The Daily Courier from Connellsville, Pennsylvania on April 6, 1918 · Page 7
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April 6, 1918

The Daily Courier from Connellsville, Pennsylvania · Page 7

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Connellsville, Pennsylvania
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Saturday, April 6, 1918
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Page 7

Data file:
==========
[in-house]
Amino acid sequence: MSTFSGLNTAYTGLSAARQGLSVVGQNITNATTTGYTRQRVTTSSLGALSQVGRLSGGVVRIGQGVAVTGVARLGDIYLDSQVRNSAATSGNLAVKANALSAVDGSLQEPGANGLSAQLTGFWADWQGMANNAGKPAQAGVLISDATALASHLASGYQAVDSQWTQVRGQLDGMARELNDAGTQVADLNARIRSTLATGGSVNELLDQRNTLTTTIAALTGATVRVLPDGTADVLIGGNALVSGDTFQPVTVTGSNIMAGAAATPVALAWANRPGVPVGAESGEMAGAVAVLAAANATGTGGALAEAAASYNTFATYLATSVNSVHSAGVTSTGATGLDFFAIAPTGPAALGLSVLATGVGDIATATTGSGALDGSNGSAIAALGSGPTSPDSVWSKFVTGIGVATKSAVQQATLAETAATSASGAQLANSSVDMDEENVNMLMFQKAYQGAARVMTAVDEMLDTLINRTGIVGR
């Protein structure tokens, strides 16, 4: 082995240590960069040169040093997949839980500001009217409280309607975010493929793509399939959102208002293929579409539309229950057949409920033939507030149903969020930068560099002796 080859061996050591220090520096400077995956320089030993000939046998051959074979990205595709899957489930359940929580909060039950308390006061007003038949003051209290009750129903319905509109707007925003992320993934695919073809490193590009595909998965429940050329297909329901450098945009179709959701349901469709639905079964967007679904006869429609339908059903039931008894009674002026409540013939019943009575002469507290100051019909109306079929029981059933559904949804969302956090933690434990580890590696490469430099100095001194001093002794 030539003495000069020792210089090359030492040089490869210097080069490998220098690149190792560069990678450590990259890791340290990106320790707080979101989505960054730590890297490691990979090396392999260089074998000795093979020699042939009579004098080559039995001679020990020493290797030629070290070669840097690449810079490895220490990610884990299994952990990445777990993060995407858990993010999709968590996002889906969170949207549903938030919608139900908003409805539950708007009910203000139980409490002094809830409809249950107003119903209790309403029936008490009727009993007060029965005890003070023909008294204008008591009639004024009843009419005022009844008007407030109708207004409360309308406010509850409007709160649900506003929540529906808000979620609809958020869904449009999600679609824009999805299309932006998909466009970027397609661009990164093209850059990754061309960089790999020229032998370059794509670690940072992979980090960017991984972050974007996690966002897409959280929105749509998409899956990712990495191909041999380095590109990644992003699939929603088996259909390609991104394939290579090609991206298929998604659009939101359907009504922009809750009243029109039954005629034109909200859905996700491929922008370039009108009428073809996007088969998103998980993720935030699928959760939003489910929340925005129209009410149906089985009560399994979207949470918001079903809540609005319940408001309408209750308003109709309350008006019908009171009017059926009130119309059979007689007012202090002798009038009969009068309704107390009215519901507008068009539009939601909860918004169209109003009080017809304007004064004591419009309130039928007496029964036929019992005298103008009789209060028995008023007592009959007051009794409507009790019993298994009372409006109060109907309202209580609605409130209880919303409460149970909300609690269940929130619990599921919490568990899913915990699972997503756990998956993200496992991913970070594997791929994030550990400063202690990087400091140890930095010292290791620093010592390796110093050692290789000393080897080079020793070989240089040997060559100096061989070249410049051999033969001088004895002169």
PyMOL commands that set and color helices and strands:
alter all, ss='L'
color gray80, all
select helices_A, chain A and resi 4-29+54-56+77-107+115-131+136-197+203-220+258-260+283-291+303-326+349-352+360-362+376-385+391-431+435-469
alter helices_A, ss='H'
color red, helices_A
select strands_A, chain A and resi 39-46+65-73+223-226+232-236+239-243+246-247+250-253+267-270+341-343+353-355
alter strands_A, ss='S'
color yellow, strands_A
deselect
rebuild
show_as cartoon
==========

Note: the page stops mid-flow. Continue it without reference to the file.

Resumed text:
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"Is SATURDAY.^AP'RIL 6, 1918. THE DAILY COURIER, CONNELLSVTLLE, PA. PAGE SEVER. -\ J END boat cast oft and ffie Fair Pray, with a hoarse, triumphant blast ol her whistle, faded Into the north, her part in the expedition at an end. Dawn showed the voyagers that they were Indeed fortunate, for they were upon the mainland of Cube, and as far as they could see, both e*st and we*t, the reef was unbroken. Men '··-" "My CtOtJe* end her*," Enrlqnei ex- I plained. "Major Bamos win take ·ctly a* k* direct*. A*k no questions, tut h* woot atunncr them Good-by ·and good lock." 1Vk*m k* hod cone the three Ameri- cw* Mewed their new guide through th* Iron fttw. Major BUM* proved that he knew bow to okey orders even though the other member* of hi* party did not. He mailed vtterly deaf to Miss Evens 1 ' ·etnmtles that he let her kaow ·omerhinc about the plans of the expedition.; he would not even ten her where he was taking her, where the ·ther ffiibosCora had assembled, or from what jtMt their ship would sail "When Philadelphia, Washington, then Baltimore, and finally Richmond were left behind. Miss Evans was, In truth, ready to explode, and her two companions were in a similar frame of mind. It wa* sot ondl the train was approaching Charleston that Major lla- no* finally announced.- "This is the end of oor Journey; the other- member* of the expedition are here Bnt I must uk you not to talk with them or v 1th any strangers, for our friends are b*4n» -watched by detectives In the ·nptoy of the Spanish minister at Washington and. by United States dep- Bty marshals. One little indiscretion might rain everything." Tie hotel to which Major Bamos led his guests appeared to be well fitted; there were many Cubans in the lobby, and the air was heavy with the ·roma of their strong, black cigarettes. As the major entered they turned interested and expectant faces toward Urn utd they eyed hla companions with frank curiosity. Miss Evans became the target for more than one warmly ·dmlrinc glance. A* far O'BeUly, tht familiar odor of the** Goblin cigari tte*, the snatches of $paniah conversation which he over- Beard, awoke in aim a great excitement; he realized with an odd thrill that these eager dark-visaged men were now his friends and commdes tad thai: those Americans loitering ·watchfully among them weie bis ene- m1»*--the spies of whom Bamos bad ·poken. There wt re at least a score o£ tfc* latter, and all were plainly (tanprd with the distinctive marks of tlieir calling That they, too, nere Intonated in the latest arrivals was soon Toade evident by their efforts to get ·eqnlnted. On, the next afternoon word wns quietly passed to g*t ready, and the filibusters, carrying their scant hand baggage, began to ; leave tbe hotel in froupa, followed of course, by the watchful spies As the three Americans prepared for departure Norine wliispered- "Listen 1 Everything Is all right. We're not go- Ing aboard the Imuntless at oil; she's here as a blind' "Are you sure?" OltelHy shot her · quick glance. "Major Bamo-) himself gave that story to the newvpapers, It's all a part of hi* plan. I promised not to tell, hot--I Just can t help myself. Gee' Tm having a good time " Leslie Branch shook his head mournfully. Too. may enjoy It, bat I don't," he grumbled. "We'll end It by being pinched, and that will finish me. One week In a damp cell, with my lungs--" O'Beilly, whose spirits had risen magically, clapped him heartily on the back, crying "Congratulations! Ion re feeling better " "I ne\er felt worse'" the other complained. "Nonsense 1 That's the first kick you've made since we hit cold weather. Evening came, then night, and still the party was Jerked along at the tall of the train without a hint aa to Its destination. About midnight those who were not dosing noted that they had stopped at an obscure pine-woodfi junction, and that when the train got under way once more their own carl did cot move. The rose was now ap» j parent, owing to the lateness of the hour, it was doubtful if anyone tn the forward coaches was aware that the train -was lighter by one car There was a brief delay; then a locomotive crept oat from a Biding, coupled up to the standing car, and drew it oft upon another track Soon the "excursion party" was being rushed swiftly toward the coast, some twenty miles away} Major Bamos came down the aisle, laughing, and spoke to his American proteges | "Wen, what do yon think of that, ehl Imagine tbe feelings of those good deputy marshals when they wake up I bet they'll rub their eyes." Miss Evans bounded excitedly in her seat she clapped her hands. "Ton roust have friends in high places " 0 Reilly grinned, -and the Cuban fljjreed. 'Ter'., I purposely drew attention to us In Charleston, while our ship wae loading She's ready and waiting tot us now; and by daylight we ought to be safely out to sea. Meanwhile the Dauntless has weighed anchor and Is steaming north, followed, I hope, by all 'Jne revenue cotters hereabouts." It was the darkest time of tbe night when the special train came to a stop at a bridge spanning one of the deep Southern rivers. In the stream below, dinl} outlined in the gloom, lay the Pair Play, a small tramp steamer; her crew ^ ere up and awake The .jw ar* rivals were hurried aboard, and within a half hour she was feeling her waj seaward. With daylight, caution gave way tc haste, and the rusty little tramp began to drive forward for all she was irtorth. She cleared the three-mil* limit safely and then turned south. Not T«n MlnuU* Later He Found Hirnnlf at tht Steering Oar. lolling about, exhausted, but Major Bamos allowed them no time for rest, be roused them, and kept them on the go until the priceless supplies had been collected within the shelter of the brush. Then be broke open certain package* and distributed arms among his followers. The three Americans, who were munching a tasteless breakfast of pilot bread, were joined by Major r roos "I am dispatching a message to General Gomez' headquarters asking him to Bend a pack train and an escort for these supplies. There I* danger here;.perhaps yon would like to go on with the couriers." O'Beilly accepted eagerly; then thinking of the girl, he said doubtfully · "I'm afraid Miss Evans Isn't equal to the trip." "Nonsense' Tm ejBiU to anything." JTorinc declared And Indeed she looked capable enough as she stood there In her short wfslking mlt and utout boots. Branch nlone declined the invitation, a craft w as in sight, not a smudge ol i vowing that he was too weak to budge smoke discolored the skyline. It had been a trying night for the filibusters, and when the low coastline was dropped astern they began to think of sleep Breakfast of a sort was served on deck, after which tho^e It there was the faintest prospect of riding to the Interior be infinitely preferred to await the opportunity, ha said, even at the risk of an attack by Spanish soldiers in the meantime. It took O'Beilly but a short time to collect the few articles necessary for favored ones who had berths sought, them while their less fortunate cob the trip, Indeed, his bundle was so panlons stretched out wherever they could find a place. i Johnnie Oftellly was elated. Al { ready he could see the hills of Cuba j dozing behind their purple veils, ta ' fancy he felt the fierce white heat from close-walled streets, and sceited the odors of "mnngly" swamps. He heard amall that Korlnc was dismayed. "Cnn't I take any clothes?' she Inquired In a pnnlc. "I can't live without a change." "It Is something yon'H have to learn," he told her "An Insnrrecto with two shirts Is wealthy Some of them haven't any " i the cea-ieless Blghlng of the royal! "Isn't ILUfcely to rain on usr palms How be had hungered for It " It ' a almost 8nre to - _ _ I all; how he bad raged at his delays!I Mta» ETM 18 pondered this prospect; It had seemed so small a matter to' then she laughed. 'It must feel fun- return ; It had swmed so eusy to seek out Rosa and to save her' Yet the days had grown Into weeks ; the week: had aged into months. Well, he had done his best, he had never rested from the moment of Rosa's first appeal. Her enemies had foiled him once but there would be no turning ny," she said There were three other members of the traveling part} men who knew something of the country round about , they were good fighters, doubtless, but In spite of their shiny .new weapons they resembled soldiers even leas than did their major. All were dressed as back this time--rather a firing squad j they had been when they left Hew or a dungeon In Cabanas than that CHAPTER XIII. The City Among the Leaves and tht Tork, one even wore a derby hat and pointed patent-leather shoes Nevertheless Noriue Evans thought the HtUe cavalcade presented quite a martial appearance as It Died away into the City of Beggar*. {jungle The night was moonless and warm, I The first few miles were trying for An Impalpable haze dimmed the star* the coast was swampy and thickly glow only the diffused tllurolnatloi of' grown up to underbrush, bat In time the open sea enabled the passengers the Jungle ga%e place to higher timber of the Fair Play to Identify thai and to open savannas deep In guinea ' grass Soon after noon the travelers blacker darkness on the hortron ahead of them as land. Major Barnes was on the bridge with the captain. Two men were taking soundings In a blind search for that steep wall which forms' the side of- the old 'Bahama channel. When the lead finally gave them warning, the Fair Play lost her headway and cam* to a stop, rolling lazily, Major Kamos spoke In a low tone from tbe darkness above, calling for · volunteer boat's crew to reconnolter and to look for an opening through, the reef. Before the words were out of his month O'Reilly hail offered him sett. Ten minutes later he found himself at the steering oar of on* of the ship's lifeboats, heading shoreward. There was a long night's work ahead; time passed, and so O°Bellly altered his course and cruised along outside the came to a farm the owner of which was known to one ol the guides, and here a stop was made In order to secure horses and food. Johnnie, who was badly fagged from the previous night's work, found a shady spot and stretched himself ont for a nip. The shade was grateful O'Bellly enjoyed hi* sleep Tbe party had penetrated to the foothills of the Sierra de Cubltas, and a* they ascended, the scenery changed. Barely Is the Cuban landscape anything but pleasing It Is a emiling Island It bas been said, too that everything in It is friendly to man the people are amiable, warm-hearted, the very annuals and insect* are harmless. Bnt here In tbe Cubltas range all wal different. The hind was stern and for- r "Wop*,' or Greek*, or Something." By ttM time we reach Cuba yooll be nice and meUmcholy and your cough wl0 be ail gone." Barnes red his three charges to the railroad station and Into the rear coach of a south-bound .train, where tb* other members of the expedition had already found sestSL As they dinted aboard a secret service agent ****yed to foUow them, bnt he wa* ·topped by a brakeman, who said' s "Ion can't ride In here; thli Is a «p«cial car. Some sort of. a, picnic , put?. They're "wops' or Greeks or white water, urging his crew to lustier I bidding canyons deep and damp strokes. i raised dripping walls to the sky; bridle A-mile--two miles--|t Kerned like paths skirted ledge* that were hold ten to the taut- oarsmen, and then a ' and fearsome or lost themselves in black hiatus of still water showed in phosphorescent foam O'BeUly 'explored it briefly, then he turned back toward the ship Soon he and his crew were aboard and the ship was groping her way toward the break In the reef. Meanwhile, her deck became a scene of feverish activity; ont from her hold came case* cit ammunition and medical supplies, the fieldpiece on the bow was hurriedly dismounted; the small boats, owhlcii there waft an extra number, were swong"ont with the result that when the Fair Pray had maneuvered as close as she dared everything was In readiness O'Bellty took the first load through, and discharged It upon n sandy beach. Every man rambled overboard and waded ashore with a j packing case; he dropped this in the sand above blgh- tide mark, and then ran back for another It was swift, hot work. From die darka«*8 oa each side came the sounds of other boat crews similarly engaged. Daylight was comln*_whtn the last gloojny jungles as noisome as Spanish dungeons. Hidden away In these fastnesses, the rebel government had established its capital Here, safe from surprise, the soldiers of Gomez and Maceo and Garcia rested between attacks, nursing their wounded and re- crnlUntr their strength for further sal- He*. r It was a strange seat of government--no nabon ever had a stranger-for the itate buildings were huts of bark and leaves, tfie army was uniformed In rags. Cook fires smoldered In tbe open glades, cavalry horses grazed In the grassy streets, and wood smoki drifted over them The second evenins brought O'BeUly and Miss Evans safe~y through and at news of the expeditions success a peck train was made ready to go to its assistance. Norlne a letter from the New York junta was read, and the young woman was warmly welcomed One of tbe better huts was vacated for her use, and the officers of the provisional government called to pay their S4HJRDAY THIS IS THE DAY Just one year ago TODAY America declared war on Germany and entered the struggle to uphold civilization and to make the world safe for democracy. TODAY in every part of the country the Third issue of LIBERTY BONDS is placed on sale. TODAY you have an opportunity to distinguish yourself by being among the very first to come forward and lend your money to your country* Remember that every dollar you invest in LIBERTY BONDS is absolutely guaranteed by the United States Government and will be paid back to you with interest. Remember also that in order to win this great war and to make your home, your farm, your business and everything you possess safe and secure for all time, America needs money and) needs it right away. ' Therefore don't put off buying LIBERTY BONDS. Buy all you can and buy NOW. ' TODAY should be a red letter day for you because it give* you die opportunity to say in future years "Yes I bought LIBERTY BONDS on the very first day they were offered for sale." BUY LIBERTY BONDS AND BUY THEM NOW FROM ANY BANK LIBERTY LOAN ADVERTISEMENT has been contributed by as a patriotic contribution towards winning the war respects. There were other Americans in Cu- bltas, as O'Reilly soon discovered Inning his first Inspection ol the village he heard himself hailed In his own language, and a young man in dirty white trousers and jacket strode toward him. "TV elcome to our city'" the stranger cried. Tm Judson, captatn of artillery, departmento _del Orlente, and you're the fellow who came with the quinine lady, aren't you? O'Eeilly acknowledged his identity and Judson grinned "Have you met the old man " he inquired--"General Gomez?" "No; Td like to meet him." "Come along, then, I'll Introduce you." Gen Maximo Gomez -father of patriots, bulwark of the Cuban causo, was seated In a hammock rending some letters.., 0 EeUly recognized Wm nstantly fiom the man} pictures re had seen, He looked up at Jndson'= ·salute and then turned a pair of brilliant eyes as hard as glass, upon O'Keilly His -was an irascible; brooding face It had in It something of the sternness, the exalted detachment, of the ea^'le, and O'nellly gained a hint of tbe personality behind it Maximo Gomez was counted one of the world's ablest guerrilla leaders; and Indeed the qjieochiess enthu- siasm of a real military e»nln* t« ft Into a homogeneous fighting ton* 1 Ill-assorted rabble of neMtaejtj wttom Qomex led. to Khool t«« prtvutJon and to render them naeta ly mobile to defy KKewrany \ times tholr matdMT at This, however, m* BMttK old Porto Bleu had fem, it ht had -won tfc* «^-iintlt« * · 10 BH